A special grand jury investigating corruption in the General Services Administration indicted two individuals and a computer firm yesterday for allegedly participating in a kickback scheme that raised the price of GSA data processing contracts.
The grand jury, meeting in U.S. District Court in Alexandria, charged that Peter C. Loux, a former employe of Computer Sciences Corp., a large computer firm based in Los Angeles, recived $35,400 in kickbacks over the course of a year from Icarus Corp., a Rockville computer firm, and its president, Herbert G. Blecker of Potomac.
In return, the grand jury charged, Loux "steered" subcontracts to Icarus under a contract awarded by GSA to Computer Sciences.
In addition, the indictment alleged, Loux knowingly permitted Blecker and Icarus to drfraud GSA by falsifying the job resumes of Icarus employes used as consultants by the federal housekeeping agency.
The indictment did not state the amount that GSA allegedly lost through the scheme. A GSA internal audit report has said GSA paid Computer Sciences and Icarus $300,000 for the services of consultants based on qualifications they did not have.
Barnet Skolnik, Loux's lawyer, said yesterday, "Mr Loux is innocent, and we will prove it in court."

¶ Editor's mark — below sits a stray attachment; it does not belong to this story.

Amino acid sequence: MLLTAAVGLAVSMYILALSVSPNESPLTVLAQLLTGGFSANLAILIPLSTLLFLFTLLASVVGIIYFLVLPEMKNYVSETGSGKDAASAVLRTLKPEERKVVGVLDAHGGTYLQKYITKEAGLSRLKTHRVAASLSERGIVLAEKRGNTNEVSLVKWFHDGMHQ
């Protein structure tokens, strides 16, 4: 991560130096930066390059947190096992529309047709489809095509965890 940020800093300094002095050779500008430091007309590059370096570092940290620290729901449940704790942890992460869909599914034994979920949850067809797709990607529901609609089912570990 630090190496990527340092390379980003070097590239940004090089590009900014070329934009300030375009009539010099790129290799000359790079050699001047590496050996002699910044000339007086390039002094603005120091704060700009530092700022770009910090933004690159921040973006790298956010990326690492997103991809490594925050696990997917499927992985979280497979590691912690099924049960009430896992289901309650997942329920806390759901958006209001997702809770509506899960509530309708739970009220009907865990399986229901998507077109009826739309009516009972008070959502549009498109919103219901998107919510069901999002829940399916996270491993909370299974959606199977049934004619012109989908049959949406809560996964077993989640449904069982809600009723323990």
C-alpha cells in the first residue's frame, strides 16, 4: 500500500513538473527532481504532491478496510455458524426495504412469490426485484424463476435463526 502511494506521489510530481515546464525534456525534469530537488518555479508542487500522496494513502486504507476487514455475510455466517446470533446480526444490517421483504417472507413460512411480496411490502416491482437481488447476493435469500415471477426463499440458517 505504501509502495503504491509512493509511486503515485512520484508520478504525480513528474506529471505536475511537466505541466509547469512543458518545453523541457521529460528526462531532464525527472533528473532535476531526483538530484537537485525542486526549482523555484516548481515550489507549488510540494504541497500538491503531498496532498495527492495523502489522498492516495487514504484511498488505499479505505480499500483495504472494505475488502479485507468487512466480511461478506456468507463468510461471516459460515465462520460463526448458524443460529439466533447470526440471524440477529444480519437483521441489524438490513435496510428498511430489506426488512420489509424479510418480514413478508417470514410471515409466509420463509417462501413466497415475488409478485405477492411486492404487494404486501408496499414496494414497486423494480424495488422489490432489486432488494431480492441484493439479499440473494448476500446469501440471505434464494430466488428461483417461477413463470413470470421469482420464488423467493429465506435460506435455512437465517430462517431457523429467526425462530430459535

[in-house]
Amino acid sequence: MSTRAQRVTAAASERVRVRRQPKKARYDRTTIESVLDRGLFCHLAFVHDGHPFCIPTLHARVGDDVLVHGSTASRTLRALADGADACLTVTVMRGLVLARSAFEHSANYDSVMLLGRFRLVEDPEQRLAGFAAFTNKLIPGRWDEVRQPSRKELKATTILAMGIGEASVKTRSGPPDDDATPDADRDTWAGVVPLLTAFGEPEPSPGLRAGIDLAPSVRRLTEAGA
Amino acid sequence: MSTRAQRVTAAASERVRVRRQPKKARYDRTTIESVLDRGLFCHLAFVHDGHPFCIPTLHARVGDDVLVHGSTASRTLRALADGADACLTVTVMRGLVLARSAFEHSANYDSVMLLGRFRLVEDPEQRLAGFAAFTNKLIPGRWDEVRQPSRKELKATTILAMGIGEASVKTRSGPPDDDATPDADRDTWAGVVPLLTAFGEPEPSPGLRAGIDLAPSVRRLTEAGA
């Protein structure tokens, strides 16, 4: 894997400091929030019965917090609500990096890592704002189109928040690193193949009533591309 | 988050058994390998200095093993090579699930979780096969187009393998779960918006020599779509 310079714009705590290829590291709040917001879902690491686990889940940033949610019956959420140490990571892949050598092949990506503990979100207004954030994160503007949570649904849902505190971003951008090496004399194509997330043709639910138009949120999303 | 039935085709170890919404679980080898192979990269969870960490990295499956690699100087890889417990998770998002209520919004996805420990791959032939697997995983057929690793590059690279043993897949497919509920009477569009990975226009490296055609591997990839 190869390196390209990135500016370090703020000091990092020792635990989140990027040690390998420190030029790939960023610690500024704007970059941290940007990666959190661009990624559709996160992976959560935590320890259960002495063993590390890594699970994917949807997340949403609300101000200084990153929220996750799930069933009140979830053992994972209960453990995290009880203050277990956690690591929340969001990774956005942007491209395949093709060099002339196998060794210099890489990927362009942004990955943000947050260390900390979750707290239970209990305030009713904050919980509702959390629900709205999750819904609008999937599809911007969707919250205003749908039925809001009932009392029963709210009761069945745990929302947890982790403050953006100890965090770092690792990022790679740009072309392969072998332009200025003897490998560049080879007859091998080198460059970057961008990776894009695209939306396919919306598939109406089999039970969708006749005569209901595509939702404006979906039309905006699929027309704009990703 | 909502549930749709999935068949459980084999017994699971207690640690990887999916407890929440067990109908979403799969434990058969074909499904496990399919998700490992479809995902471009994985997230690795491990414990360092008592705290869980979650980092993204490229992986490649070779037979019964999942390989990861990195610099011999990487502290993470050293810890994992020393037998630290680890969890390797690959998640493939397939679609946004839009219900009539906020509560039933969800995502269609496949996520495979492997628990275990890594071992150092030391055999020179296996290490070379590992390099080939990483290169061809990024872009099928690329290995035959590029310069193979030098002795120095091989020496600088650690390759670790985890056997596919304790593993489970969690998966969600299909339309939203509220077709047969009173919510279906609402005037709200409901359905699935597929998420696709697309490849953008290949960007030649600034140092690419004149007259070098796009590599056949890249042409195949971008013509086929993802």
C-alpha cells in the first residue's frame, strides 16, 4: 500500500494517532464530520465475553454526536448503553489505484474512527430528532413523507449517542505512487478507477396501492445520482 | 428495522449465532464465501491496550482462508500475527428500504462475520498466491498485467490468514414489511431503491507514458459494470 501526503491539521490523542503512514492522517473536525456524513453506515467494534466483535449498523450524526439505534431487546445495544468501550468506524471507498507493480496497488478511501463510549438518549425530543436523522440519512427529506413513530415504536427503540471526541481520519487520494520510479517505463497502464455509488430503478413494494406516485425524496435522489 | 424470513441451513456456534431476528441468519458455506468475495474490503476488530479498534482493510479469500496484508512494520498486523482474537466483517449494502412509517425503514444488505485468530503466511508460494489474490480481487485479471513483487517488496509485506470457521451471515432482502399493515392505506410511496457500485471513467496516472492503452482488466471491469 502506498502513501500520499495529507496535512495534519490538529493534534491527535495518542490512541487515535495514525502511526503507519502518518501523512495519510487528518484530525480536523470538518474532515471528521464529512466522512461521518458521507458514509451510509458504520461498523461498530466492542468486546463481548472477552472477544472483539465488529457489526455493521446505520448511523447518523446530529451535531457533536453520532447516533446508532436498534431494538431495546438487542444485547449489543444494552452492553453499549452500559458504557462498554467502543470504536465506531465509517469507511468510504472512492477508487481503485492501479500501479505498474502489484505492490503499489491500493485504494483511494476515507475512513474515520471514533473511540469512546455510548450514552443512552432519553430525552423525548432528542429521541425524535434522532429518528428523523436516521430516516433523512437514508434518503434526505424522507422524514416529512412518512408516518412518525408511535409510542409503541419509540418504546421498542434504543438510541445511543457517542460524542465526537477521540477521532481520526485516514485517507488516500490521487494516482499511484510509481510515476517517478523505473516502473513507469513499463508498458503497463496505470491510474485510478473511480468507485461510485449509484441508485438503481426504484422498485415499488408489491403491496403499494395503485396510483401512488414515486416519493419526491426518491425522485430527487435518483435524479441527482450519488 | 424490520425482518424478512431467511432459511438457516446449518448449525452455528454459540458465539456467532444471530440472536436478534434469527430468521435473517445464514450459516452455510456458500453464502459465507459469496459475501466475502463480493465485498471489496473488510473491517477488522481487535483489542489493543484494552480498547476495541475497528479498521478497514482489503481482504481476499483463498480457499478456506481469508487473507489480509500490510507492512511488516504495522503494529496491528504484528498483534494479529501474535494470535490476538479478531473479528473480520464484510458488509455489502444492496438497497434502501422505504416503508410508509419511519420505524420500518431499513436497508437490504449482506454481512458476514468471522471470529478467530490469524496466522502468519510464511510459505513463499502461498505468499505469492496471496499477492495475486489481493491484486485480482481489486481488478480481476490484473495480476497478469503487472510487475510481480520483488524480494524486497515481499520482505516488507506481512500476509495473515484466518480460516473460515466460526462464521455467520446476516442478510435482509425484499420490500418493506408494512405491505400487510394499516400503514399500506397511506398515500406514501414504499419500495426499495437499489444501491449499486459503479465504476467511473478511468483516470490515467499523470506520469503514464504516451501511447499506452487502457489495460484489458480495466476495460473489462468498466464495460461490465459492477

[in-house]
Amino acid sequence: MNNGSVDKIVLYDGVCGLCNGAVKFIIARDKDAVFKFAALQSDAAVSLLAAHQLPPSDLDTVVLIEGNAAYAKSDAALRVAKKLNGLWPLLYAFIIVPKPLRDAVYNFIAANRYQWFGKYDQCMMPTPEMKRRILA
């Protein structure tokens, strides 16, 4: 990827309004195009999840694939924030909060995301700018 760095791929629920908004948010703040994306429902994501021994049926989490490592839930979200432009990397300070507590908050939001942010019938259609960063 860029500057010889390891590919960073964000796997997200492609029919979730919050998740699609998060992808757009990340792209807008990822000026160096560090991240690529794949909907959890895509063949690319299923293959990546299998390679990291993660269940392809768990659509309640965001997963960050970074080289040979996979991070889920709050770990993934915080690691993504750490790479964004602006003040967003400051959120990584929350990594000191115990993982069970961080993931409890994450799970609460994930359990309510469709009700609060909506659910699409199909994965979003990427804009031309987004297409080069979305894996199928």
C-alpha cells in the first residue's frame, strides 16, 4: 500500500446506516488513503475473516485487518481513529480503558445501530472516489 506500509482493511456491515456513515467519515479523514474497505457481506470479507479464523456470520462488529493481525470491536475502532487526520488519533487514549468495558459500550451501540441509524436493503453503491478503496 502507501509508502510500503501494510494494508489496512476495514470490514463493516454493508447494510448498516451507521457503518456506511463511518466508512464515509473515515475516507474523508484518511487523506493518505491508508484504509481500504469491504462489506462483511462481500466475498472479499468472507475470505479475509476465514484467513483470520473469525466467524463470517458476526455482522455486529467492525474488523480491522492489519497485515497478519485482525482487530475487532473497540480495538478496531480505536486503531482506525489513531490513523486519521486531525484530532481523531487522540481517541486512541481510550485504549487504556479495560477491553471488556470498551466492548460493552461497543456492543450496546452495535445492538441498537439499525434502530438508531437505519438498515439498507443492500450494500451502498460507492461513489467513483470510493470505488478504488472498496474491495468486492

Ira Wolpert, the lawyer for Icarus and Blecker, said that while he has not yet seen the indictment, "We believe the grand jury has been presented with only those facts selected by the government, and when all the facts are fully presented, Icarus Corp. and Mr. Blecker will be conclusively exonerated."
The 37-count indictment was the result of a year-long investigation by the Justice Department's task force on GSA corruption, headed by William S. Lynch. It was announced yesterday by Attorney General Benjamin R. Civiletti.
The main contract at issue in the indictment was awarded in 1972 by GSA to Computer Sciences to provide the government with a system that allows 7,500 government offices to make use of data stored in central computers. The system is known as Infonet.
Since that time, GSA has paid Computer Sciences some $100 million under the terms of the contract.
According to the indictment, Loux, who now lives in Denver, conspired with Blecker and Icarus to steer subcontracts to Icarus in return for payments made to Loux through a "shell" corporation.
The indictment says Loux, Blecker, and Icarus knowingly presented false bills to GSA, since the rates charged for the consulting services of certain Icarus employes were based on "false resumes."
The three defendants were charged with violating statutes dealing with conspiracy, kickbacks, mail fraud and filing false claims with the government.
Paul D. Scanlon, president of Data Processing and Technical Consultants Inc., which was named in the indictment as the "shell" company used for funneling kickbacks to Loux, was named as an unindicted coconspirator. He allegedly received 10 percent of the payoff money.
The investigation began after GSA auditors and investigators found that the consultants paid for by GSA did not have the qualifications claimed for them. The information was turned over to the Justice Department, which assigned FBI agents to conduct the probe that led to the indictment.